In 1974, shortly after the release of his album Diamond Dogs, David Bowie appeared on The Dick Cavett Show – nervous, distracted and struggling with a mounting coke addiction. When Cavett asked him who the ‘real’ David Bowie is, Bowie diverted the question and asked: “What do you think I’m like?” Cavett replied: “To me you seem like a working actor”, eliciting the first real smile from the singer during the interview.
Bowie, who sadly passed away last week after an 18-month battle with cancer, had always flirted with having different, staged personas – not only through his music, adopting stage alter egos like Ziggy Stardust, Major Tom and the Thin White Duke, but also through debunking the whole concept of being a celebrity itself, creating his own cult status by simply acting as one. Even his own death was presented to us as a work of art with the release of the album Blackstar, forming the perfect staged farewell unlike no other. It comes as no surprise then that Bowie’s shifting, magnetic personality was much favoured by film directors. From cameos in Zoolander (2001) and David Lynch’s Twin Peaks: Fire Walk With Me (1992) to portraying Andy Warhol in Basquiat (1996) and a German prostitute in Just a Gigolo (1978), Bowie’s film career can be seen as diverse as the man himself.
Let’s take a look at a few of his most memorable film roles that have all contributed to establishing the enigmatic icon that was Bowie.
The Man Who Fell To Earth (1976)
His androgynous features, pale complexion and eerie composure made Bowie perfect for the role of Thomas Jerome Newton, the extraterrestrial whose spacecraft landed on Earth in Nicolas Roeg’s The Man Who Fell To Earth. According to various sources, Roeg was mesmerised by Bowie’s other-worldly appearance and was determined for him to play the lead role. Although Bowie’s substance abuse at the time certainly left a mark on his performance (he confessed in interviews he was stoned from beginning to end), his screen oddity certainly suits the character he portrays cruising through the vast, open landscapes of America, slowly being seduced by the excesses of modern society.
Whilst many will mainly remember Bowie’s performance in Labyrinth for the oh so famous bulge, there’s a lot of other elements in the film that are slightly questionable: not just Bowie’s haircut and all the fiddling with the crystal balls, but the oddity of a grown-up man spying on and pursuing a 14-year old girl. Still, Bowie made a lasting impression as Jareth the Goblin King, giving a mythical touch to a character you are supposed to hate, but who also radiates a strong sense of sexuality. The songs add a sense of absurdity to the film, but Bowie seems perfectly comfortable dancing around in the fantastical world created by puppeteer Jim Henson (The Muppets) and Terry Jones (Monthy Python).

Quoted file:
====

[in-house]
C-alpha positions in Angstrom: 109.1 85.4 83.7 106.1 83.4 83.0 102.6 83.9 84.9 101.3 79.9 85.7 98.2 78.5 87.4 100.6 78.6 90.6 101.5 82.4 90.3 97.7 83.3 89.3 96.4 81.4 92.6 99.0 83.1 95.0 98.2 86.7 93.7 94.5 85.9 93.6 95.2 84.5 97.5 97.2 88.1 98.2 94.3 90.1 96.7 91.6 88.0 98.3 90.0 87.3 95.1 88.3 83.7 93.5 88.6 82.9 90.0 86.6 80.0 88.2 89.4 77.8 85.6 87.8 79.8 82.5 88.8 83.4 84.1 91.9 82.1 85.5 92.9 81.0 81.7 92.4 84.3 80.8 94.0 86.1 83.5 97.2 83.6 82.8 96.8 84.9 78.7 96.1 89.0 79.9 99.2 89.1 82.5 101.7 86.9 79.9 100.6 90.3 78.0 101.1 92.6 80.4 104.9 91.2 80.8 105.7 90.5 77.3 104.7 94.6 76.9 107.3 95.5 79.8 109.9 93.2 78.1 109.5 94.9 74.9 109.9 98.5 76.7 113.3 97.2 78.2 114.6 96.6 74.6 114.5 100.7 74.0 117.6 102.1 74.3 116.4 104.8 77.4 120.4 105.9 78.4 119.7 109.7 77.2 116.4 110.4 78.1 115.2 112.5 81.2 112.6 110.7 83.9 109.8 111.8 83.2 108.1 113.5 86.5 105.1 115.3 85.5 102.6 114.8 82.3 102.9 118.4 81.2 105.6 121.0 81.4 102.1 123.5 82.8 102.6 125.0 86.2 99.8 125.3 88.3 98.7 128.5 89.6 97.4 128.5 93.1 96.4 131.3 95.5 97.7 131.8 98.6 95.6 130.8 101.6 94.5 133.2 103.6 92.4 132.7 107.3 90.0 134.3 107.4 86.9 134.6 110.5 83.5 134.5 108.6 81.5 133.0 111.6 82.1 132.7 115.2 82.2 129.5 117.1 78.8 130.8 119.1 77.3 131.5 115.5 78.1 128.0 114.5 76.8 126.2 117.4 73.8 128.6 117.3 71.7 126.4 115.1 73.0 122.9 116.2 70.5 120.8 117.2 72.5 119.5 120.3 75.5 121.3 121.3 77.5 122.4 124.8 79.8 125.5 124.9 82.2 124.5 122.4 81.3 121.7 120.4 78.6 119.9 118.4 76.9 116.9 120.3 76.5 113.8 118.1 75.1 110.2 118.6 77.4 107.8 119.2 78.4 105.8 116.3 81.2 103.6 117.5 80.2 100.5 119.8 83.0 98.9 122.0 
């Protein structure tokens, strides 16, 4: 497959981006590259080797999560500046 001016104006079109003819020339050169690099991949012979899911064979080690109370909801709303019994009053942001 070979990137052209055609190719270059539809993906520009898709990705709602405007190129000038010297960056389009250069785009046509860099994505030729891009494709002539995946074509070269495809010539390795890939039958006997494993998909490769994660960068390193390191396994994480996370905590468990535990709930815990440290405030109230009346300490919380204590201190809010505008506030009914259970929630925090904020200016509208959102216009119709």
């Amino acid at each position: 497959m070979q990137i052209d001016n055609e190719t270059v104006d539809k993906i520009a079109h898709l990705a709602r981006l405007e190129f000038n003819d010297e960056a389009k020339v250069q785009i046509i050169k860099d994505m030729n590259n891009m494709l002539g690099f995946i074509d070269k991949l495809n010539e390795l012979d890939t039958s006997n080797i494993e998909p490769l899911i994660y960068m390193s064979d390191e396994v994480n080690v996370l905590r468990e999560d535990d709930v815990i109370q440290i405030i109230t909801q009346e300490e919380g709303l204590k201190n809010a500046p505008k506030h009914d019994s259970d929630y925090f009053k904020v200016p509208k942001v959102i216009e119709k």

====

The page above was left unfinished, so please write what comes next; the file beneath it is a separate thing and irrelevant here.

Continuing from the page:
In Christopher Nolan’s The Prestige, Bowie portrays the role of the brilliant inventor Nikola Tesla, one of the greatest electricity pioneers who has ever lived. Nolan believed Tesla was the original Man Who Fell to Earth, an “other-worldly, ahead-of-his-time figure”, who was both mad and a genius. It is said that Nolan was so convinced that Bowie should play the role, that he would have cancelled the whole film if he hadn’t. Luckily Bowie agreed and his film career does really seem to come full circle with The Prestige. Once again, he plays the strange, enigmatic man one can never truly grasp – a man of tricks in charge of creating a disappearance machine. And not coincidentally, that must have surely resonated with Bowie himself when he left us with the cryptic clues on Blackstar, released just days before his death. Every aspect of his life (and his death) was a work of creation. Living beyond the mundane, he was the ultimate master of invention, having forever changed the cultural landscape as we know it today.
Honourable Mention: Christiane F. – Wir Kinder vom Bahnhof Zoo (1981)
Okay, so there was the hilariously random cameo of Bowie in Zoolander, but the most memorable Bowie cameo must be his performance of ‘Station to Station’ in Christiane F. – Wir Kinder vom Bahnhof Zoo. The German film from 1981 is based on the non-fictional memoirs of 13-year old Christiane, a girl living in the outskirts of West Berlin who develops a heroin addiction and is slowly drawn into the world of prostitution. A massive Bowie fan, she visits one of his gigs, working her way up to the foot of the stage and making direct eye contact, before going on to use heroin for the first time. Bowie’s music perfectly underscores the despair felt by these youngsters living in Berlin of the 70s, and the film is a real must-see for anyone who’s interested in Bowie’s Berlin era.